The current CDM framework ends December 31, 2024.
What is the future need of electricity energy efficiency?
Ontario’s electricity consumption has largely remained flat since 2005, partly due to successful electricity energy efficiency programs. However, due to electrification, emission reduction efforts and economic growth, Ontario is expecting an unprecedented increase in electricity demand over the next two decades. Ontario is committed to affordable, reliable and sustainable electricity and as demand increases, electricity energy efficiency programs are critical to continued success.
- The IESO’s 2022 Pathways to Decarbonization report identifies acceleration of electricity energy efficiency as a no-regret action to help meet growing demand because it is a resource that does not emit greenhouse gases and is often a cost-effective alternative to building new infrastructure
- The IESO’s Achievable Potential Study refresh in 2022, found that there is significant opportunity for additional electricity energy efficiency offerings to meet growing system needs: as much as 485 megawatt (MW) and 5.2 TWh by 2028, and 1,851 MW and 16.1 TWh in 2033.
Ontario, along with other leading jurisdictions across North America, is looking at the next evolution of energy efficiency programming as a key tool in meeting future electricity needs. Examples of innovative programs being tested in other jurisdictions include:
- Using home battery walls and electric vehicles to provide energy storage capabilities to the broader electricity grid in return for lower home electricity bills.
- Enabling smart technologies in homes and businesses (e.g. air conditioner, electric hot water heater, home electric vehicle charger) to better align energy consumption at times that work for consumers and reduce strain on the electricity grid, in return for lower electricity bills.
- Supporting deployment of electric heat pumps or other cost-effective technologies that increase electricity demand at times of the day or year when the grid has surplus, offsetting fossil fuel use, lowering customer bills and increasing electricity grid efficiency.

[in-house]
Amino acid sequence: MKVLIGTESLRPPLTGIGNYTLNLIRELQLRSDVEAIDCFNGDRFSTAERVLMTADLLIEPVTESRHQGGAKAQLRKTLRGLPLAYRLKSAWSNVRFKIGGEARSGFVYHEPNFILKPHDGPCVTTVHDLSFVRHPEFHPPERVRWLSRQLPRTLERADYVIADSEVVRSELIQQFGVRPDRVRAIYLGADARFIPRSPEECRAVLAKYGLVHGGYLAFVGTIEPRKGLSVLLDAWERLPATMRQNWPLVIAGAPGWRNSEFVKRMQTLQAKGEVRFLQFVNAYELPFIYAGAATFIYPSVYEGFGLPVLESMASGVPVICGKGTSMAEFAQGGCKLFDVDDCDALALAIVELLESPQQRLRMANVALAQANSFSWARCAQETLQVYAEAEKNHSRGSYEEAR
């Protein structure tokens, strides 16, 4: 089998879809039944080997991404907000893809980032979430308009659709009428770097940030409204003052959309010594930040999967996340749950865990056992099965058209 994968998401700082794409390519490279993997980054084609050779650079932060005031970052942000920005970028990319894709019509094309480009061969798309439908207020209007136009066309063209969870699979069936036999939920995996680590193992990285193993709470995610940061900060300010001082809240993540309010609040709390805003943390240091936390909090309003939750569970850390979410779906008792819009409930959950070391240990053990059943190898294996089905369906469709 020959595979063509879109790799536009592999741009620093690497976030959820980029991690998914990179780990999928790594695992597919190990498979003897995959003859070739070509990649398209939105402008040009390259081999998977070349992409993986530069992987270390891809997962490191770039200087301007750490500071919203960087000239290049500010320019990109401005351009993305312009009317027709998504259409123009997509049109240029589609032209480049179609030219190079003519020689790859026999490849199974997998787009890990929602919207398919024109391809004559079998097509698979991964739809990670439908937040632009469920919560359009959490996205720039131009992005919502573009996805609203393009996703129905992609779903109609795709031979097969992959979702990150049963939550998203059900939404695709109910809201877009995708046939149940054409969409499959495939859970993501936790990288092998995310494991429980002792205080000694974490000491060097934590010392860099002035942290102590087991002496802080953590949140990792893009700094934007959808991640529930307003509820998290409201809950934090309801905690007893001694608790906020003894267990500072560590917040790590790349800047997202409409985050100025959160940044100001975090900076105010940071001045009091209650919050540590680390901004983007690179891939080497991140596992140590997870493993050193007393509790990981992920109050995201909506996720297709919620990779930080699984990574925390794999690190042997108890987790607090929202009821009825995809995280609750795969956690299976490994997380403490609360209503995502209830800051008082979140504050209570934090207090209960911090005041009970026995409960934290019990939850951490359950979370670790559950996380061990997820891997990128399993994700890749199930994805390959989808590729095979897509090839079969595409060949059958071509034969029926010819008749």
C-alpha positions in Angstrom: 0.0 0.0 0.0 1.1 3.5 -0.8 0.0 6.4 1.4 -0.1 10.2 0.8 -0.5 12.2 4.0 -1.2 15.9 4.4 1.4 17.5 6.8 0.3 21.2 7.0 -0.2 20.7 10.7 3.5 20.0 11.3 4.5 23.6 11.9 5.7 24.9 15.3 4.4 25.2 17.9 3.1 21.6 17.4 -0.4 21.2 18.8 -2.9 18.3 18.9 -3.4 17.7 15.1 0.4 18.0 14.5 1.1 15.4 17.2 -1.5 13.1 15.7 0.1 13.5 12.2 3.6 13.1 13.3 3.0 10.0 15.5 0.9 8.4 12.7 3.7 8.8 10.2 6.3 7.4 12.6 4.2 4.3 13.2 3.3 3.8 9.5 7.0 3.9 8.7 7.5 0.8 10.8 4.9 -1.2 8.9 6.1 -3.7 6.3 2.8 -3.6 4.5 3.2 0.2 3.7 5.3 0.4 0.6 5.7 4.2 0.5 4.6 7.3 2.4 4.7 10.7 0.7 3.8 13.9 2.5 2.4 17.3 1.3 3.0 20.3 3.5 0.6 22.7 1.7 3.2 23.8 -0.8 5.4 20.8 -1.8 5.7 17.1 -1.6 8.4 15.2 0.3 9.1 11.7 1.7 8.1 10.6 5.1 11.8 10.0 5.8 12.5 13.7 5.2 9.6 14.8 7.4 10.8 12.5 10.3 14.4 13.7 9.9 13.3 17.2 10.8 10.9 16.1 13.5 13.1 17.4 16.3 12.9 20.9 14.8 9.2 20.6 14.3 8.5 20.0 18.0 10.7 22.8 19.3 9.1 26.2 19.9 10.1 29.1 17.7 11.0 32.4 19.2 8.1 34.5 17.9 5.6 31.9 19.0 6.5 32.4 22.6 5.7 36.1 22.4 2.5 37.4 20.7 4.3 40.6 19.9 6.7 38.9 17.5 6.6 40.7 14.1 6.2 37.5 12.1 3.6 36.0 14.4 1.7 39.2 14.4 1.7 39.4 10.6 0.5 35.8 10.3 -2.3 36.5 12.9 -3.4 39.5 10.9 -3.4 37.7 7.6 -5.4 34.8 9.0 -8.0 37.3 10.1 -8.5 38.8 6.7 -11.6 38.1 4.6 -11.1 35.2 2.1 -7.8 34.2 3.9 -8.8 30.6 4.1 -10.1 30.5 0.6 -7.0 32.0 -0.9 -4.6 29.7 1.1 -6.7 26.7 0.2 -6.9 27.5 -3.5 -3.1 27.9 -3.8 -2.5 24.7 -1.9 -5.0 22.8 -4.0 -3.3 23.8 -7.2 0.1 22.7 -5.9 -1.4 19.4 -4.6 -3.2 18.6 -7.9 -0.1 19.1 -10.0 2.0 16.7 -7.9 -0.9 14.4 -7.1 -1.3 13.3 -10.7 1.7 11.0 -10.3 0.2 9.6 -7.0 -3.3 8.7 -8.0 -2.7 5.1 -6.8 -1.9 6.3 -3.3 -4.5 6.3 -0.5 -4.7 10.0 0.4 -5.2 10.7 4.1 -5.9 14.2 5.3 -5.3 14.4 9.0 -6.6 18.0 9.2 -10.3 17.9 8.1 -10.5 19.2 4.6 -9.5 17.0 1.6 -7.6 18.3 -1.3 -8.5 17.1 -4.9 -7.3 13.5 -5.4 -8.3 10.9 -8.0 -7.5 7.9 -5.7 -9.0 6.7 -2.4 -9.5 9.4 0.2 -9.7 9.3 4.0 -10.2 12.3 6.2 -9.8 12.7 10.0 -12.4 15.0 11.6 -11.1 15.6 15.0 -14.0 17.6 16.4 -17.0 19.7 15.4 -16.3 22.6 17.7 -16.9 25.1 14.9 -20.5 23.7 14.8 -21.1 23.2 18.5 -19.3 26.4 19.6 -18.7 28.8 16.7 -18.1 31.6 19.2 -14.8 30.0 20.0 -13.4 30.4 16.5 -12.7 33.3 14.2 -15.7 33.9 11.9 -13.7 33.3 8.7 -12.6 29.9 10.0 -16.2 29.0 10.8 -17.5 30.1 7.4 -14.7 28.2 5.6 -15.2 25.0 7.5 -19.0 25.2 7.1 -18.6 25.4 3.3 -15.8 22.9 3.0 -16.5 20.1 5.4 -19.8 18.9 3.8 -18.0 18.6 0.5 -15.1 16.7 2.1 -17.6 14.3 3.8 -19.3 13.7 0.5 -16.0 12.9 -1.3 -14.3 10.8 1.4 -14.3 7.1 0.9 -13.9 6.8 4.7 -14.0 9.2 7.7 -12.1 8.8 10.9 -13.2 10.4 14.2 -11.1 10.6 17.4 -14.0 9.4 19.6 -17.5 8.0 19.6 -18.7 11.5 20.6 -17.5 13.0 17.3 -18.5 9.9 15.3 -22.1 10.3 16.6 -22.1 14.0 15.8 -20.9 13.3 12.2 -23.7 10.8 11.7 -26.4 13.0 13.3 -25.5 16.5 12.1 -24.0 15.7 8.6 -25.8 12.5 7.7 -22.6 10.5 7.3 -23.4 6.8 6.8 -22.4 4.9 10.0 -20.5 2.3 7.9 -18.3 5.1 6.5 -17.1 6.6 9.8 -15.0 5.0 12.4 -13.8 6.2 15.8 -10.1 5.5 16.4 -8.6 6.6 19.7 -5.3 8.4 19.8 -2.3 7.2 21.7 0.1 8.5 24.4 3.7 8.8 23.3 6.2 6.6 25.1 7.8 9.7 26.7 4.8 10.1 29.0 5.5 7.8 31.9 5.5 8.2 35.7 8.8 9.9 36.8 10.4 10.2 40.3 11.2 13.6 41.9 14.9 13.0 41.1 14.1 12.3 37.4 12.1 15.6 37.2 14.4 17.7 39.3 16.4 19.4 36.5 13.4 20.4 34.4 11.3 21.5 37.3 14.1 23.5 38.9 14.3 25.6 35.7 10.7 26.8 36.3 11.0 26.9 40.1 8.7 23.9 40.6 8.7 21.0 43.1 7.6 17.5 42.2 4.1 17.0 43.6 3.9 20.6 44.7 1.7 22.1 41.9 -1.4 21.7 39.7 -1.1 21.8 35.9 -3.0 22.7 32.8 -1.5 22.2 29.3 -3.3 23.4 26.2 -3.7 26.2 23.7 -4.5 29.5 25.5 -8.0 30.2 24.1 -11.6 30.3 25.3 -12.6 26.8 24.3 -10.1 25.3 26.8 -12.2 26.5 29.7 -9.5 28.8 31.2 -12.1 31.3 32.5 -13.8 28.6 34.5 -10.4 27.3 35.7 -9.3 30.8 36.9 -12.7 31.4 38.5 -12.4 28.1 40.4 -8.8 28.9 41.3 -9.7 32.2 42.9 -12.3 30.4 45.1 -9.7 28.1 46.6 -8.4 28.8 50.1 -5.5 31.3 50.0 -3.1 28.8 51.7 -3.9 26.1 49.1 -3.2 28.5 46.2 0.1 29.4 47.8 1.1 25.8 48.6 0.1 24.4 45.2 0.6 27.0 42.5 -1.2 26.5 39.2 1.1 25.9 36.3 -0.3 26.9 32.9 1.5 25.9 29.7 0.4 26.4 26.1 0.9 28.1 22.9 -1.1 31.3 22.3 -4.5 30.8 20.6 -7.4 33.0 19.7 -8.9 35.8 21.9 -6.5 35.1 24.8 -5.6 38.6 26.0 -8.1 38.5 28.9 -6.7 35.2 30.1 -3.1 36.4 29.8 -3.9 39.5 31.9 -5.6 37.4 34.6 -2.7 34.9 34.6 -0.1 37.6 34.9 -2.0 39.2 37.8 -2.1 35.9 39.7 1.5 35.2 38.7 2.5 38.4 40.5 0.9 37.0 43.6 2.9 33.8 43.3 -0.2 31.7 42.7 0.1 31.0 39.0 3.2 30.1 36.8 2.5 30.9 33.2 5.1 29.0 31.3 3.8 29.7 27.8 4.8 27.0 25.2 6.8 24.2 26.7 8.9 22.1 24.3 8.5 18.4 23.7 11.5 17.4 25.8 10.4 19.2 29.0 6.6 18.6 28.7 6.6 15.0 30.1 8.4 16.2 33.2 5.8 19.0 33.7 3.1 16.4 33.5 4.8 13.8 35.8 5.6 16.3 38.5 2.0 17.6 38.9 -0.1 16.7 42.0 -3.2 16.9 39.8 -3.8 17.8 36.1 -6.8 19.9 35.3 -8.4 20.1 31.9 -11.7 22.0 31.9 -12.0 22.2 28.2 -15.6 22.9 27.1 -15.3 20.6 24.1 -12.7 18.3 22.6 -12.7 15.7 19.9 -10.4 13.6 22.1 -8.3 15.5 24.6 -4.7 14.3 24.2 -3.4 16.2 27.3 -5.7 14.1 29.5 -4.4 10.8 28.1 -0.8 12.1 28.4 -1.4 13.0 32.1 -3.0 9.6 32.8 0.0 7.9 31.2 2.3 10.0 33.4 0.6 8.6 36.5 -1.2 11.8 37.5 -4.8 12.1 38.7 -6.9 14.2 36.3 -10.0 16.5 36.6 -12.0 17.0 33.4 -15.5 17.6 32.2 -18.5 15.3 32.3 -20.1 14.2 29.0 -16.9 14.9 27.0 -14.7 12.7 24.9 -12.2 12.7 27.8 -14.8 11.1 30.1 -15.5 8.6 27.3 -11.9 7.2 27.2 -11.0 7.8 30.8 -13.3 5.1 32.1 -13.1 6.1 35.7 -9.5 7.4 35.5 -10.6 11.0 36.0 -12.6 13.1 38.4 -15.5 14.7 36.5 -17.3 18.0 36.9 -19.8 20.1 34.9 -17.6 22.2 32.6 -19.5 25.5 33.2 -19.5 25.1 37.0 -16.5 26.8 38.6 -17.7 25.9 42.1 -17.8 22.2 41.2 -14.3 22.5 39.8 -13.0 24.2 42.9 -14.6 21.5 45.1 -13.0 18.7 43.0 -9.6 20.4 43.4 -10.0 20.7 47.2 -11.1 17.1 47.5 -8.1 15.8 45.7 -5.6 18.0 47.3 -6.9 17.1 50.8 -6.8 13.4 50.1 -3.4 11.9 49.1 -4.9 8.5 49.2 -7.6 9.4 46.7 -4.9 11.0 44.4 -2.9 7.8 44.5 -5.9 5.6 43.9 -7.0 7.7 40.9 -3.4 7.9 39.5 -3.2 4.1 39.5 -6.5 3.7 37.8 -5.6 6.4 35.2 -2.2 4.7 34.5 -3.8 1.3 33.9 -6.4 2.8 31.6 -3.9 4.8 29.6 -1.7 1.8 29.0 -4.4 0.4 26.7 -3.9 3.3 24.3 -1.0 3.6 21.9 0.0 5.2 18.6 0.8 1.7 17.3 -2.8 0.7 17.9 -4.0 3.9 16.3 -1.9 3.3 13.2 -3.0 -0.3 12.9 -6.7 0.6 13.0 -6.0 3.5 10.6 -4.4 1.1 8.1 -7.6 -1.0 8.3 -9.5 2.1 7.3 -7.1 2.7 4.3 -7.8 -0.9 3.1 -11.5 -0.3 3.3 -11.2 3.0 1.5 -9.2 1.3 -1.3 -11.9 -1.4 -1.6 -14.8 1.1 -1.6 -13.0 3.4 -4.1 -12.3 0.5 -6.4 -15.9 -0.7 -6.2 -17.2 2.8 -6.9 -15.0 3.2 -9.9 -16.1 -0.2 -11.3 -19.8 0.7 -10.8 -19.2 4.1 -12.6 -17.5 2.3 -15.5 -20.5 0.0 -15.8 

- Targeting free retrofit and energy transition programs to lower-income families with high energy burdens due to age of home, poor insultation, or inefficient home appliances.
Through this consultation, we are asking for input to help identify the best opportunities and ways to achieve a more reliable, clean, and affordable electricity system. Feedback will help inform the scope and design of the province’s future electricity energy efficiency programs.
I. Objectives and targets, definition, and funding source
A. Objectives and targets
The primary objectives of the current 2021-24 CDM Framework include:
- Helping to cost-effectively meet local, regional, and/or system-wide electricity needs.
- Helping electricity consumers who are most in need to receive electricity-saving measures, such as small business, commercial, institutional, industrial, low-income, and First Nation customers.
Within the current CDM Framework, typical targets include energy savings (in TWh) and peak demand reductions (in MW).
Through the Mid-Term Review stakeholder engagements, the IESO heard an increasing interest in decarbonization and electrification opportunities, and distributed energy resources (DERs). Further, energy costs can be a significant burden on households, in particular those with lower incomes.
- How sufficient are the current primary objectives and targets for addressing evolving system and customer needs?
- Should additional objectives or targets be considered when developing electricity energy efficiency programming? For example, objectives and/or targets relating to beneficial electrification (replacing fossil fuel use with electricity in a way that reduces overall emissions and energy costs), overall grid efficiency including demand flexibility (reducing, increasing or shifting customer load), electricity bill reduction, etc.
The current definition for electricity energy efficiency programming under the 2021-2024 CDM Framework is as follows:
The IESO shall consider CDM to be inclusive of activities aimed at reducing peak electricity demand and/or electricity consumption from the electricity system. Examples of CDM include energy efficiency replacements whereby similar output is achieved with less electricity, and behind-the-meter consumer generation.
However, for the purposes of the CDM programs, the IESO shall consider CDM to exclude:
- Those measures promoted through a different program or initiative undertaken by the Government of Ontario or the IESO; and
- Behind-the-meter consumer generation that uses fossil fuels purchased from or otherwise supplied by a third party as a primary fuel source.
- Does this CDM definition appropriately capture DER, and demand response (DR), and other opportunities arising from new technologies and business models that enable greater customer choice to achieve more electricity savings within CDM? If not, what changes should be made recognizing there may be other revenue options and models that may become available to DERs (e.g., local and wholesale electricity markets) outside of CDM?
- Should the definition consider additional elements such as beneficial electrification?
C. Funding Source